The whole thing is a bit reminiscent of the Humans With Dalek Minds nonsense we got in the Pat Troughton story The Evil of the Daleks and it didn’t work any better there either. Having two examples of the same thing, as we have here, is a bad idea as the one diminishes the impact of the other. Either have Pig Men or Dalek Humans, not both.
And while we’re on the subject, why don’t the Pig Men speak? Even the bloody Ogrons spoke! Silent enemies in Doctor Who are nearly always a bad idea and the fact that all the Pig Men can do is grunt and squeak, like genuine pigs do, only serves to make them a bit silly. If we can’t hear them saying anything, they can’t interact with the Doctor and their only story purpose is therefore to provide some striking visual imagery. They do that all right, but for the wrong reasons.
Their appearance is a bit rubbish, as Pig Men in overalls is a bit silly and not at all Animal Farm. They look a bit scary I suppose, when lit correctly but imagine how much more menace they could have had if they had been able to speak. Think back to that scene in the sewers where they first meet one of the Pig Men. Now re-imagine that scene with the Pig Man talking! How much better is that scene now!
The fact that they don’t talk also robs the story of the potential for a conflict between the Pig Men and the Daleks if the Pig Men resent the Dalek Humans taking their place. Yes, I know the story is meant to be about evolution and change & adaptation but that’s exactly what’s wrong with it. Bidmead tried taking scientific principles as a basis for Doctor Who back in JNT’s day and we all know how well that turned out. Social development, a growing awareness of your place in society and the worth that society places on you as a result, is a story thread with far more dramatic potential these episodes never even consider, let alone attempt to explore.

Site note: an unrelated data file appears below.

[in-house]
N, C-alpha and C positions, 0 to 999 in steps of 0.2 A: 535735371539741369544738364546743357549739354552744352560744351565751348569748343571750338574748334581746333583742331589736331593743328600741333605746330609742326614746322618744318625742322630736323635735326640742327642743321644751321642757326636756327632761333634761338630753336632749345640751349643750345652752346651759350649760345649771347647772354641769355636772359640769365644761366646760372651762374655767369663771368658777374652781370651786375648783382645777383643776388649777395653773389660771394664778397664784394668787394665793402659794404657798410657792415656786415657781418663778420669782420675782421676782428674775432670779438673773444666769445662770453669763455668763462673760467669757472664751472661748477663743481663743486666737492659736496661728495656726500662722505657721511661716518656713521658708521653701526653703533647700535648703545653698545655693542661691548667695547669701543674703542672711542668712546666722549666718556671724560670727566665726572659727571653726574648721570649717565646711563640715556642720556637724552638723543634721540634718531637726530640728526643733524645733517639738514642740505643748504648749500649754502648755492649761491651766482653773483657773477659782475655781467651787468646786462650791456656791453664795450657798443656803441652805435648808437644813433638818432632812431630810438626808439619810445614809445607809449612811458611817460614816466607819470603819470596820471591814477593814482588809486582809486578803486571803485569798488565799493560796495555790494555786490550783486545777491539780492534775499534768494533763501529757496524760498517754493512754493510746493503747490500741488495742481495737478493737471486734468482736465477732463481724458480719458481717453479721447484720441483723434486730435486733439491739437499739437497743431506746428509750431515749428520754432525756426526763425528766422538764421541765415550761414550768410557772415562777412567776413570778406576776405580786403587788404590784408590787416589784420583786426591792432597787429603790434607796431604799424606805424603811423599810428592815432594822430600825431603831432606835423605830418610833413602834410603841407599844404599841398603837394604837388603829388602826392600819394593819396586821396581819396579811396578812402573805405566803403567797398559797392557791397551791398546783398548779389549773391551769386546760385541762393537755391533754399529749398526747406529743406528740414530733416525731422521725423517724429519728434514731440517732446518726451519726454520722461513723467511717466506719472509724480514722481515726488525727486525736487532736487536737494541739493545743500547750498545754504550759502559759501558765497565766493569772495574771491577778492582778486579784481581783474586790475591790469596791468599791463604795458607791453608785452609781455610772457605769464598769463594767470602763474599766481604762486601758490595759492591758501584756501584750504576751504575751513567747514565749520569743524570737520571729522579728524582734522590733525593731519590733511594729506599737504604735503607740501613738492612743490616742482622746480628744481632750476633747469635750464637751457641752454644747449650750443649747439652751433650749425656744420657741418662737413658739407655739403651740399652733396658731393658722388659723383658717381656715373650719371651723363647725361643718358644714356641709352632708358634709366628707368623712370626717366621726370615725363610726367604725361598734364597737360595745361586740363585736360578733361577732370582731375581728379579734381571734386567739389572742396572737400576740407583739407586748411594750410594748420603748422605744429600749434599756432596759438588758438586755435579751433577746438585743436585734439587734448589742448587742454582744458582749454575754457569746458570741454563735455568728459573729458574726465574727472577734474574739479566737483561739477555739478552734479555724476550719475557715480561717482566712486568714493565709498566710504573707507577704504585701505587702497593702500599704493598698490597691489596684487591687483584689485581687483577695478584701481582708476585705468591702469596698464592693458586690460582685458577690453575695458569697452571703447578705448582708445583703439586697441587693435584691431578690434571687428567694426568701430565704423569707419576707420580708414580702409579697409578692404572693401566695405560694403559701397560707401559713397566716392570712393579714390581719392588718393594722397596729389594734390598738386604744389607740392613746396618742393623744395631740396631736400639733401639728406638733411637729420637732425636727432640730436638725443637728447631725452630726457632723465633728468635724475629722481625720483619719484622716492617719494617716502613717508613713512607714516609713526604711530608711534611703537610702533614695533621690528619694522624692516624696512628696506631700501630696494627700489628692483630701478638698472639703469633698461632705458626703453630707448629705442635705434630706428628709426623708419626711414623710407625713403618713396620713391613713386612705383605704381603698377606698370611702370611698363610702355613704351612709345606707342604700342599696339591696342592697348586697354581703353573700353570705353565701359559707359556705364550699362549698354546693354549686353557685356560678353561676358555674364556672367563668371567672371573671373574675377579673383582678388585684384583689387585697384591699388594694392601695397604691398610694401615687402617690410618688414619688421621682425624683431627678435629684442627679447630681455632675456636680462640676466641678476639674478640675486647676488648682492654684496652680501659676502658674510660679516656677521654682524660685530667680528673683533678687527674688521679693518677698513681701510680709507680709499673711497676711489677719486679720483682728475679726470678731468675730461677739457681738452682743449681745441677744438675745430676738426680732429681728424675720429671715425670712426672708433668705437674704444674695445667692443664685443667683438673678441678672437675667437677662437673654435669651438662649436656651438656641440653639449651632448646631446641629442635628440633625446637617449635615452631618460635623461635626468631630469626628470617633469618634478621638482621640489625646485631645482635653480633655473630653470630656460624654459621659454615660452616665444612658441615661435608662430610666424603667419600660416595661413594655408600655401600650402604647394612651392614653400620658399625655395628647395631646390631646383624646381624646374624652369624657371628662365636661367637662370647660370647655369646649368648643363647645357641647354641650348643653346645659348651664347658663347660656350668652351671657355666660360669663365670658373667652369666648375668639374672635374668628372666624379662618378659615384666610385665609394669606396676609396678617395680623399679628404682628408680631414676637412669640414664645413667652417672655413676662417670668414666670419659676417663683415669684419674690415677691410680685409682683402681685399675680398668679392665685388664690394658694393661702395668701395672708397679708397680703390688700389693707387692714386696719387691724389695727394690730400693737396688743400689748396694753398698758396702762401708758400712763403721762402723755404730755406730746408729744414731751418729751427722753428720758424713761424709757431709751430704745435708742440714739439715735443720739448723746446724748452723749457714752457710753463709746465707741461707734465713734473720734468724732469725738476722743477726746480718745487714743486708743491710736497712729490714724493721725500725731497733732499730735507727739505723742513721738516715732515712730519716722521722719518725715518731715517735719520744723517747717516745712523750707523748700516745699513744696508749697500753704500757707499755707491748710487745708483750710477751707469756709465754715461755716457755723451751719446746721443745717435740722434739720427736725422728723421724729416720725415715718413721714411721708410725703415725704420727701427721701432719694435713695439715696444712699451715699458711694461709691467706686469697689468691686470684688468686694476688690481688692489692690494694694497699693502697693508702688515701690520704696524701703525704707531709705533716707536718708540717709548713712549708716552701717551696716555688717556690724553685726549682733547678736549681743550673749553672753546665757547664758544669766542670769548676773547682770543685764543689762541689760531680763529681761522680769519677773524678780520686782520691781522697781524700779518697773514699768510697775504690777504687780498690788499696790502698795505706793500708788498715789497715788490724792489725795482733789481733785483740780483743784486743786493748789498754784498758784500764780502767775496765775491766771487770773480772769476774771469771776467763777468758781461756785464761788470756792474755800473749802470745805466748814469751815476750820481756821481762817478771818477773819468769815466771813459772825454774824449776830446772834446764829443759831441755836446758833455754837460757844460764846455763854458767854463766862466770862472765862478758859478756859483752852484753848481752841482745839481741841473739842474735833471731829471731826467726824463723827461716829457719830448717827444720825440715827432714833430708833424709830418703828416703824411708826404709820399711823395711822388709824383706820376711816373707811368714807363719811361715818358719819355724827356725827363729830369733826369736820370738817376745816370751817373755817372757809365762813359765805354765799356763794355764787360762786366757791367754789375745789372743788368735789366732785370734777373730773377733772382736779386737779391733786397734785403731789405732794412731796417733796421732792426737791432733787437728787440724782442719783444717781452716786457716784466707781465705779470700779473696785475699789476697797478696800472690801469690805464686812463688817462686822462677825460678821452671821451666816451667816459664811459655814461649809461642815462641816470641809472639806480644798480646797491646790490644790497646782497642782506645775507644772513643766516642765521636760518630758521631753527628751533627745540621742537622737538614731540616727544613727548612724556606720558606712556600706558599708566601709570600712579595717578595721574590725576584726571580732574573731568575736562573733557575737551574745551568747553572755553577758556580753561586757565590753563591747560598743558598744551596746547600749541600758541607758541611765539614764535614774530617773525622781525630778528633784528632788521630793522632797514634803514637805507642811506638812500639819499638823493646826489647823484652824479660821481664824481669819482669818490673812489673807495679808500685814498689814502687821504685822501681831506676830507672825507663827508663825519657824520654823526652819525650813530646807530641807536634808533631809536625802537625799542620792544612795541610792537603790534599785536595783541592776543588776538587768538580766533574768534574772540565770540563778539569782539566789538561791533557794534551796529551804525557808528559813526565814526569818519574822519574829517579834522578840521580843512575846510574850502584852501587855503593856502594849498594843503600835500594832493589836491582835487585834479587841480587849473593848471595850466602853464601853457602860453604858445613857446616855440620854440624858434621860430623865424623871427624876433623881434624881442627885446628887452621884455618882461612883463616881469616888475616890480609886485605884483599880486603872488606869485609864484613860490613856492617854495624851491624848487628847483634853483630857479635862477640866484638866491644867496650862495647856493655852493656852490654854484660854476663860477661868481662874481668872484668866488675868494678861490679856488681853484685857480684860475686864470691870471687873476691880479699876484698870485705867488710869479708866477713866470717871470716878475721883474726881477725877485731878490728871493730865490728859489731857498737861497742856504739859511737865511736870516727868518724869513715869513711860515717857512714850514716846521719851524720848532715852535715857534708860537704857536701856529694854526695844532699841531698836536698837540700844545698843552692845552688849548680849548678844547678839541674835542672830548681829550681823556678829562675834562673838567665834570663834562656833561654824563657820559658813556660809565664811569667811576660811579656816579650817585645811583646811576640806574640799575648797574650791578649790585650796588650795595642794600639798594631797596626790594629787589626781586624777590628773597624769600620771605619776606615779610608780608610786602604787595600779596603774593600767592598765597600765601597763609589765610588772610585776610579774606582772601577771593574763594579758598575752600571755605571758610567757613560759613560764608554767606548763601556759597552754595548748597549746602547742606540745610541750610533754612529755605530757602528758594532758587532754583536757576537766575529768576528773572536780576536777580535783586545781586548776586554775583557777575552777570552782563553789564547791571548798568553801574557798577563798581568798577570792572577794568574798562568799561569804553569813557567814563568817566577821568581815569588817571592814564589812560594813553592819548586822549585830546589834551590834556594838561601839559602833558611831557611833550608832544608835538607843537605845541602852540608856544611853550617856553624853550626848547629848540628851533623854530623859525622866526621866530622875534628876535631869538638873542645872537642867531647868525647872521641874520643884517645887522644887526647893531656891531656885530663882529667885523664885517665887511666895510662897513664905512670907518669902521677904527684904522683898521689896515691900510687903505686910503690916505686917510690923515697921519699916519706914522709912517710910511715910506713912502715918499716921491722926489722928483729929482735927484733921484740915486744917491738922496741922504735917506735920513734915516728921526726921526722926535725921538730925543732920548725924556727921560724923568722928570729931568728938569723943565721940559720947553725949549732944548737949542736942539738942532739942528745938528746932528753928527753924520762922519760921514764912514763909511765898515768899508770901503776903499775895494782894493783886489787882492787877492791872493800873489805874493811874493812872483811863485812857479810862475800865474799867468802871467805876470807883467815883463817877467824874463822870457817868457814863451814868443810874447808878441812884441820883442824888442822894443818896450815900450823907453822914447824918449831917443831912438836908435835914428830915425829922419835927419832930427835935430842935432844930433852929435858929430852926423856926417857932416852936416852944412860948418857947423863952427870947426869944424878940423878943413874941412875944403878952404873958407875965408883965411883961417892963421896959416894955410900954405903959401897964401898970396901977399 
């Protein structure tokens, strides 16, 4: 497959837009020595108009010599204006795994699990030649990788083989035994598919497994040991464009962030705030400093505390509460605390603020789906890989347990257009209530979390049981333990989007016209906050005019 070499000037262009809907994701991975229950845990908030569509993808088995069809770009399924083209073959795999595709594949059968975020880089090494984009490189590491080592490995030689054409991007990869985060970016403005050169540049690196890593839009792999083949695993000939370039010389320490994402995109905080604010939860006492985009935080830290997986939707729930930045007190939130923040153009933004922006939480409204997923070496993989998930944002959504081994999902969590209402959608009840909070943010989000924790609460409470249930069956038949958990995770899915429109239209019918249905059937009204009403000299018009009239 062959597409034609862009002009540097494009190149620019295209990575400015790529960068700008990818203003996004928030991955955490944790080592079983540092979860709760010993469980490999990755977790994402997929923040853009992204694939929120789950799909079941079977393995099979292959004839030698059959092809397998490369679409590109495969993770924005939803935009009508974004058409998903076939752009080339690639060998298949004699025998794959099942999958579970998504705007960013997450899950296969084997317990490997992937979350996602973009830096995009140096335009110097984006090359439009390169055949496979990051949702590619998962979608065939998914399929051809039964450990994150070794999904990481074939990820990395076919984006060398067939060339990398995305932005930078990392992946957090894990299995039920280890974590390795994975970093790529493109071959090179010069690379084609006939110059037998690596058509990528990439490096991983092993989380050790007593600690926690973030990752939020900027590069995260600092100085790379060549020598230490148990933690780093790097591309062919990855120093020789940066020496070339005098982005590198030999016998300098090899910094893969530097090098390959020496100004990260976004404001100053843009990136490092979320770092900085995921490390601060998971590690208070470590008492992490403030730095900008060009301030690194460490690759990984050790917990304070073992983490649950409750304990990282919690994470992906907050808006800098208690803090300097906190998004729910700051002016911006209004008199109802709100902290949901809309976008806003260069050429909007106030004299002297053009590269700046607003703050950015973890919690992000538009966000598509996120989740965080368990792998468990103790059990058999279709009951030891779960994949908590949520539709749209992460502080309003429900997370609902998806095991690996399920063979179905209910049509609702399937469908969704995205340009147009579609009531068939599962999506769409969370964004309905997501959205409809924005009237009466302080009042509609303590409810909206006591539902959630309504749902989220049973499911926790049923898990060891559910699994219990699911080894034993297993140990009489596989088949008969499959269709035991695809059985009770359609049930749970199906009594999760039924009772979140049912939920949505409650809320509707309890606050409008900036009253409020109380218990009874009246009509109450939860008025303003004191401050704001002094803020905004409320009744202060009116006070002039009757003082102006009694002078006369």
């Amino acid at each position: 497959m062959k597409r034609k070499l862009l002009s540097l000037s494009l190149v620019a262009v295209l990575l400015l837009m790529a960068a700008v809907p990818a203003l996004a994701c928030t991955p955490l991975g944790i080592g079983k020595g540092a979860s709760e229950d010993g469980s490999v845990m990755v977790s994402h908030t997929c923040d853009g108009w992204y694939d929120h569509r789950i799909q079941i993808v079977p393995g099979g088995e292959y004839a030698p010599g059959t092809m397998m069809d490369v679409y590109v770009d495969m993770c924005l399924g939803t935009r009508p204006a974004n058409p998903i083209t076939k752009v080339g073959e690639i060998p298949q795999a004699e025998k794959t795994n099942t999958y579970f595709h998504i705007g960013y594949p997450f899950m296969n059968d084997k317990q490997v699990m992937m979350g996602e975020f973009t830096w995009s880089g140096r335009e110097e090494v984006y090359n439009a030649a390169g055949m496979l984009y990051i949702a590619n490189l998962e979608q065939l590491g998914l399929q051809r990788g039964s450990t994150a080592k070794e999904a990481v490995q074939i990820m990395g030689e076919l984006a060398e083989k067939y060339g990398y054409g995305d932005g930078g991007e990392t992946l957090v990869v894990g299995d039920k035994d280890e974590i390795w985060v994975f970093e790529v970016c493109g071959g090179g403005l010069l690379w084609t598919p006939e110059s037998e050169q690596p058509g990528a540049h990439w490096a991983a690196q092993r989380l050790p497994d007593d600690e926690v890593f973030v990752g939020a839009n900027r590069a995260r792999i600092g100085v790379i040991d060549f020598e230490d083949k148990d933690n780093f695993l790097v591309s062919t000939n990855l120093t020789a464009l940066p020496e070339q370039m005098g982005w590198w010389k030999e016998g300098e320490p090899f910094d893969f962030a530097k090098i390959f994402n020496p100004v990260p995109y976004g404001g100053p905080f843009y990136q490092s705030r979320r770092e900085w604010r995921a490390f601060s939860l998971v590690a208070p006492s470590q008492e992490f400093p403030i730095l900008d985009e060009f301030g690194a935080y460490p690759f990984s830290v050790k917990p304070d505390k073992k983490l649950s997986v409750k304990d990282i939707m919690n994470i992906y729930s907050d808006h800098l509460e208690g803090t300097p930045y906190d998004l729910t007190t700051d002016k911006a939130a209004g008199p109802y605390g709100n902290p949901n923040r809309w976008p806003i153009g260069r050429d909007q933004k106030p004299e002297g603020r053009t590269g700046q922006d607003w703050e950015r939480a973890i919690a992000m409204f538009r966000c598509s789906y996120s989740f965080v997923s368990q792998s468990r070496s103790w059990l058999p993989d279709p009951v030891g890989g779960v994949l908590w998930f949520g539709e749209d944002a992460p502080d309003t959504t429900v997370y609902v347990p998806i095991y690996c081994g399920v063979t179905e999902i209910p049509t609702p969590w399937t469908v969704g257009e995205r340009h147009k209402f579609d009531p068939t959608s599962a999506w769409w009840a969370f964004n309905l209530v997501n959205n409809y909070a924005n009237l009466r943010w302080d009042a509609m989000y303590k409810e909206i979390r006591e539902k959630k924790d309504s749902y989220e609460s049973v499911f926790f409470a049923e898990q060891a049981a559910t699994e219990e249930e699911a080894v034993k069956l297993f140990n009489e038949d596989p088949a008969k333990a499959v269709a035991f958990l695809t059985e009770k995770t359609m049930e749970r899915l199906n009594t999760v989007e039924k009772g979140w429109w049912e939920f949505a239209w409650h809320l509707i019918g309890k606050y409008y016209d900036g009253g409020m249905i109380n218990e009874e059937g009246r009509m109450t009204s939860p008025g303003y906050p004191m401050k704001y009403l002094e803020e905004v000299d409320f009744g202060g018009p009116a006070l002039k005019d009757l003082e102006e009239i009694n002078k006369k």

In a story over-stuffed with examples of characters undergoing physical change, the only ones who go on some sort of emotional journey are Tallulah and Laszlo. It was the Laszlo subplot that was the real bugbear from me with these episodes. The poor bloke’s been turned into a pig-man, so having a subplot whose resolution isn’t him sacrificing himself to save Tallulah – tree ells anan aitch – but having him live out his days as The Pig Man Of Central Park is just nuts. That’s what made this edit so frustrating to do. There was no way to excise him from the story completely, so this turned out to be another one of those frustrating edits where things you wanted rid of stayed, just cut back to the bare minimum. As for what happens to him once the story is over, we leave that off-screen on the assumption that he simply snuffs it soon afterwards.
Having come back to the edit and managed to complete it, I had the idea of doing trying to do something a bit different with it. We all know that Terry Nation’s proposed Dalek series never got made and so I thought why not edit this as if it was an episode of The Daleks instead of an episode of Doctor Who.